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John P. Hazelroth
I would strongly encourage volunteering or seeking out an entry level position before pursuing additional education. This will give you an idea of hours, responsibility, persons in the field and the most important thing -- do you like it. Often times you can learn as much or more in a working environment vs. graduate school. Do no let your degrees hold you back. Both these degrees involves a wide ranging skill set. I would suggest spending 1-3 years working for a nonprofit before considering starting your own. It is difficult to introduce an idea or program that is not currently being done - this makes starting your own more difficult. Your work experience will help you identify both gaps and service needs which will be critical if you strike out on your own. Lastly, before going it alone consider partnering with an established organization. This may provide you with ownership opportunities, but also support..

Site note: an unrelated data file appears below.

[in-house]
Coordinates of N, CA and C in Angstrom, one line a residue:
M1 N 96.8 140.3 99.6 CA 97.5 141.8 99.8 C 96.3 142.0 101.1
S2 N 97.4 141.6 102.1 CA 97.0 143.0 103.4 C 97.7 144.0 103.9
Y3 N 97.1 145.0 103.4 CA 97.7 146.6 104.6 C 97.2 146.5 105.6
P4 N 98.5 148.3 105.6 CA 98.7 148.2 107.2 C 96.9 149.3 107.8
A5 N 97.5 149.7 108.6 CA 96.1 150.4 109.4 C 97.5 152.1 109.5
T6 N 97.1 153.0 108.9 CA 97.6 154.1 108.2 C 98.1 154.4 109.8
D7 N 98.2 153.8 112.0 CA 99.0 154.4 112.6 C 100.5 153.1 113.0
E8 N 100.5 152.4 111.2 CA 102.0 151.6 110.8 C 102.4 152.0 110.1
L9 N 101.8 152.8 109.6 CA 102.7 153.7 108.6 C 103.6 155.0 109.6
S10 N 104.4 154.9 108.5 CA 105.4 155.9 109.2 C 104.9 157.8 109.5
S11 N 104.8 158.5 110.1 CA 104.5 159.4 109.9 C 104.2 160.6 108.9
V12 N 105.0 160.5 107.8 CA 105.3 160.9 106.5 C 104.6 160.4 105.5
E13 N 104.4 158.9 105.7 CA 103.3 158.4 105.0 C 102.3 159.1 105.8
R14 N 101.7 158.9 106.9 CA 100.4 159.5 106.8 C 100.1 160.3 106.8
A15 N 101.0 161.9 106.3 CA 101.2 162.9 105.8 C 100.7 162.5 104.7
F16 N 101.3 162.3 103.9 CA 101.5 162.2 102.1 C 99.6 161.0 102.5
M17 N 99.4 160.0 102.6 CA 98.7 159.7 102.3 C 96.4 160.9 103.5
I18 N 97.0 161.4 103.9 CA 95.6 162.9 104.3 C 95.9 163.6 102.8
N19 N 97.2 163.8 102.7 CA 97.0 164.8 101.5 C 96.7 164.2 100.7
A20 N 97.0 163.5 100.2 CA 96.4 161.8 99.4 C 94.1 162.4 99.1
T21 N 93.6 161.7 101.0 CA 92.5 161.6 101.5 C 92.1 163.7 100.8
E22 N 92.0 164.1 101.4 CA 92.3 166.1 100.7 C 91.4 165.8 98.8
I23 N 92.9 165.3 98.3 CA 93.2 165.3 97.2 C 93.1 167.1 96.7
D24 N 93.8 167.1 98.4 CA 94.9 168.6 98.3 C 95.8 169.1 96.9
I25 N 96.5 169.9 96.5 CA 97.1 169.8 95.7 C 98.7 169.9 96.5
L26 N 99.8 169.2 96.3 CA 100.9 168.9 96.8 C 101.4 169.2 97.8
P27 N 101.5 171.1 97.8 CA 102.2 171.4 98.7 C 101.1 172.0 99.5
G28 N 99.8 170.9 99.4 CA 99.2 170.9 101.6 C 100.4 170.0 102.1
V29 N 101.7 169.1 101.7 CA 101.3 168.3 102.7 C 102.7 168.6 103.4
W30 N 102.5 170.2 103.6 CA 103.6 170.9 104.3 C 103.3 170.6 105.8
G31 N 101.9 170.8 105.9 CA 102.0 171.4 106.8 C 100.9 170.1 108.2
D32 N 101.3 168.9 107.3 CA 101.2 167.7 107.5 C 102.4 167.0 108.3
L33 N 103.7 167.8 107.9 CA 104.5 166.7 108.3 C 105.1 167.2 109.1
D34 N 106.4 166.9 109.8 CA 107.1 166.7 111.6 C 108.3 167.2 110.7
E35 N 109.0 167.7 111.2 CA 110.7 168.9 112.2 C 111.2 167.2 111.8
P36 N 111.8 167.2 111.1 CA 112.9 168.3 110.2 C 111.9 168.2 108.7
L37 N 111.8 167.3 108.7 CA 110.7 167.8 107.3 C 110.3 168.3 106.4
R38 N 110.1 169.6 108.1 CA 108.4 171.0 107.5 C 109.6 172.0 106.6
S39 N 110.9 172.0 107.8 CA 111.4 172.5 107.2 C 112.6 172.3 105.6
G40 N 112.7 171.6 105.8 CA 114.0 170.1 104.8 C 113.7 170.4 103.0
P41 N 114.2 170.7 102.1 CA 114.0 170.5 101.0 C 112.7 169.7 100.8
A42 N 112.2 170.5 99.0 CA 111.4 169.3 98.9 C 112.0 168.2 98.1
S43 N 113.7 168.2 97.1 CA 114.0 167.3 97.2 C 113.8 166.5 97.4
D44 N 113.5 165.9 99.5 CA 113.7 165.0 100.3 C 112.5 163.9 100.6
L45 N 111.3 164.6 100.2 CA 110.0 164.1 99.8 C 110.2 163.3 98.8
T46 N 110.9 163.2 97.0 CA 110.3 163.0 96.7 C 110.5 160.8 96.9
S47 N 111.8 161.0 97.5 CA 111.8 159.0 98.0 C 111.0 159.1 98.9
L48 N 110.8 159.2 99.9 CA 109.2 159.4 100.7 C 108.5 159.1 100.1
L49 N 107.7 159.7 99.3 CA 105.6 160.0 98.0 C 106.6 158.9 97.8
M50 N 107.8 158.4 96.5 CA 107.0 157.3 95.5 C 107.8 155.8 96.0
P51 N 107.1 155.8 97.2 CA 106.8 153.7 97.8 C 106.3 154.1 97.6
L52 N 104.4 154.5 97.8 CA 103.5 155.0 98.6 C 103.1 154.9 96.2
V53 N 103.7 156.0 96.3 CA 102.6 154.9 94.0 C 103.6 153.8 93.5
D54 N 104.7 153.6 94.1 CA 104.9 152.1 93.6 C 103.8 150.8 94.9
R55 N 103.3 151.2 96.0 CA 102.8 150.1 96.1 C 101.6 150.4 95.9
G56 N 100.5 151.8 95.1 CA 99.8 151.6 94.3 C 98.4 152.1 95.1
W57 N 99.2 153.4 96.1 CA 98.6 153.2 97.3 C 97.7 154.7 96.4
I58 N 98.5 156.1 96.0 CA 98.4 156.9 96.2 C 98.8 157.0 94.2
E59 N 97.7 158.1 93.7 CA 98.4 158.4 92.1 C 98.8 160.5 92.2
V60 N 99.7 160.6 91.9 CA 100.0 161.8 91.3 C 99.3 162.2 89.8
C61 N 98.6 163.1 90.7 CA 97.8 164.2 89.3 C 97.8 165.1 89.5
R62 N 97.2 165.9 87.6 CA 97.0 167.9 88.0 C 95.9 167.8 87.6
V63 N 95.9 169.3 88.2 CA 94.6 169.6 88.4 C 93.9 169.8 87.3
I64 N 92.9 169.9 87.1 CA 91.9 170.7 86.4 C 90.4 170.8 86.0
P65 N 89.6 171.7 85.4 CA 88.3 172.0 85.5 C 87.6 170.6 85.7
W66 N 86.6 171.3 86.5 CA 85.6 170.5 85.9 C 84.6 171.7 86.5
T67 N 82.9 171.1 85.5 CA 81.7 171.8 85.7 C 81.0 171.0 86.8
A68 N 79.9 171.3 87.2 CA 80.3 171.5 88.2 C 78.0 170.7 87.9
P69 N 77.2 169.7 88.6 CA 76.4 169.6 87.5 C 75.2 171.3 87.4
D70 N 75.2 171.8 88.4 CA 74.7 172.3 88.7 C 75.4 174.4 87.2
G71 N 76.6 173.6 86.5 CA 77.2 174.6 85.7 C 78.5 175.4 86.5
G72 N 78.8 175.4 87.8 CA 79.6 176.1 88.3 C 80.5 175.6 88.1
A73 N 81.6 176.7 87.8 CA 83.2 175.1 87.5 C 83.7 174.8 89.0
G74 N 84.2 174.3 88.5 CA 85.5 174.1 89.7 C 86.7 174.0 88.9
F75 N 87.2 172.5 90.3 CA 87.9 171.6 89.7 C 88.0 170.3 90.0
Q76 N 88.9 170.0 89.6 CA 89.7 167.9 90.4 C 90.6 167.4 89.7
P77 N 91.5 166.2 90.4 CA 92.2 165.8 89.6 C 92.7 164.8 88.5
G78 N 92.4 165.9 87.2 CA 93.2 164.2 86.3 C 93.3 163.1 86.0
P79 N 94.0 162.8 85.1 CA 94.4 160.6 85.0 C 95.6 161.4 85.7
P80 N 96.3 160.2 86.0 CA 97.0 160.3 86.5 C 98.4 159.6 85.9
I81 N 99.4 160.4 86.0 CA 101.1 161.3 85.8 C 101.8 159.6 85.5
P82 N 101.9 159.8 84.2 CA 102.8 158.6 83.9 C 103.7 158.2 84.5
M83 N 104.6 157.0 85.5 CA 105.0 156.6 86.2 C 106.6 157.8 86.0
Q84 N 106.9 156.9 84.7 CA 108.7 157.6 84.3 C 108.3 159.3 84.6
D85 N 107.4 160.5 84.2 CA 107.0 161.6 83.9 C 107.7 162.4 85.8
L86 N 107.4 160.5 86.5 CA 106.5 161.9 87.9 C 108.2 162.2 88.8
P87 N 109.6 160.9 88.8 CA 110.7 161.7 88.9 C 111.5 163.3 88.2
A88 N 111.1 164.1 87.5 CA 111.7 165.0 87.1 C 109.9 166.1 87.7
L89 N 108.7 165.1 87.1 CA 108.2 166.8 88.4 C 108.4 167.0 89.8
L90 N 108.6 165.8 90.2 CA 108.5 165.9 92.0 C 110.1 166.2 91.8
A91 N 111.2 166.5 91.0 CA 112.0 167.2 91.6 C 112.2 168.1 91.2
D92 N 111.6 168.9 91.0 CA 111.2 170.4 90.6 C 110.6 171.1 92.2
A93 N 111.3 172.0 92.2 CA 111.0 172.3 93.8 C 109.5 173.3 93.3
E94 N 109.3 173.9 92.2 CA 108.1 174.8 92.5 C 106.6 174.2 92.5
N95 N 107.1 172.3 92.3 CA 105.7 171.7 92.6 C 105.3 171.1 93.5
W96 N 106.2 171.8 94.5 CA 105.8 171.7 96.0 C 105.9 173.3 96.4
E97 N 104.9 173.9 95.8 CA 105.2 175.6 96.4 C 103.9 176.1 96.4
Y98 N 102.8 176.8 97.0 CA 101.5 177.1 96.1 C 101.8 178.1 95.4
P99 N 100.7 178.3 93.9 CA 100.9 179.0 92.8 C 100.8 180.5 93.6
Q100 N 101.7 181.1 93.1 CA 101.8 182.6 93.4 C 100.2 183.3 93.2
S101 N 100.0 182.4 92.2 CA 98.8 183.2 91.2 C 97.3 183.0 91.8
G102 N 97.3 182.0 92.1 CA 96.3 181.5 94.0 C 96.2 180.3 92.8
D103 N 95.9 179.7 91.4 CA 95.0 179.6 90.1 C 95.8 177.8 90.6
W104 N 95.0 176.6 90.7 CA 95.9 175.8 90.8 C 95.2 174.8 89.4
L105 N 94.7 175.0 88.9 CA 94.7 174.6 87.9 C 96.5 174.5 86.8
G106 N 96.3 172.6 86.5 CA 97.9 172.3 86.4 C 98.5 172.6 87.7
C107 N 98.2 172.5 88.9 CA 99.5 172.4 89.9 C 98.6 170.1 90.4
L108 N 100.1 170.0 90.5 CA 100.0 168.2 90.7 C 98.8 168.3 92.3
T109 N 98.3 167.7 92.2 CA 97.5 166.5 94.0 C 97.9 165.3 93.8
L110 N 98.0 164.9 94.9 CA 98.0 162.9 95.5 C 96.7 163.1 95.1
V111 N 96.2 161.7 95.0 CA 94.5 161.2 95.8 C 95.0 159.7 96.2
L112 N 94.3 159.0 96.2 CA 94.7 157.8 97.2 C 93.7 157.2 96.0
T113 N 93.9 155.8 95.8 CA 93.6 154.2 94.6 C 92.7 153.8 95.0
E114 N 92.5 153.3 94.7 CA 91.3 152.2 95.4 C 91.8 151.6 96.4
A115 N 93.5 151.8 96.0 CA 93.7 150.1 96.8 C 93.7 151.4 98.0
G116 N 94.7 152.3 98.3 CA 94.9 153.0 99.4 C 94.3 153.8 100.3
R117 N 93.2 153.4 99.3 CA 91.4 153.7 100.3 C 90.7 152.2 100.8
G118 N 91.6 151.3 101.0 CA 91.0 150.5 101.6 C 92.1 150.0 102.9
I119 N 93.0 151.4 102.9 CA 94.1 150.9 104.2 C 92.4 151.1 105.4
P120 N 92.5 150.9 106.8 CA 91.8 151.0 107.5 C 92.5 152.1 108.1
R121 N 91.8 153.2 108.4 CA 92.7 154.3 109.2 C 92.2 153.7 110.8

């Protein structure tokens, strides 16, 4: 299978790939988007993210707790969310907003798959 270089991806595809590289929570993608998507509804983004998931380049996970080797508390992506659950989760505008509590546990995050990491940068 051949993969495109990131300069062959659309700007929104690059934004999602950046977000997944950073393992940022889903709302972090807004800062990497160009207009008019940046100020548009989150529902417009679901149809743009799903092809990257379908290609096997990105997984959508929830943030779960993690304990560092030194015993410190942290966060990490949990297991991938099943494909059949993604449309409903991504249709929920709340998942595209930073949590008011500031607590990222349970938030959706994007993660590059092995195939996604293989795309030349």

I would recommend the nonprofit management concentration at University of Maryland University College (Master of Science in Management).
I would also recommend volunteering at some nonprofits in your area of interest to get hands on experience with how they work. There are several youth-focused nonprofits that you could learn from. You may want to volunteer to be on the board, help out with a committee, or interview some of the people involved with the organizations to get an idea of what they do.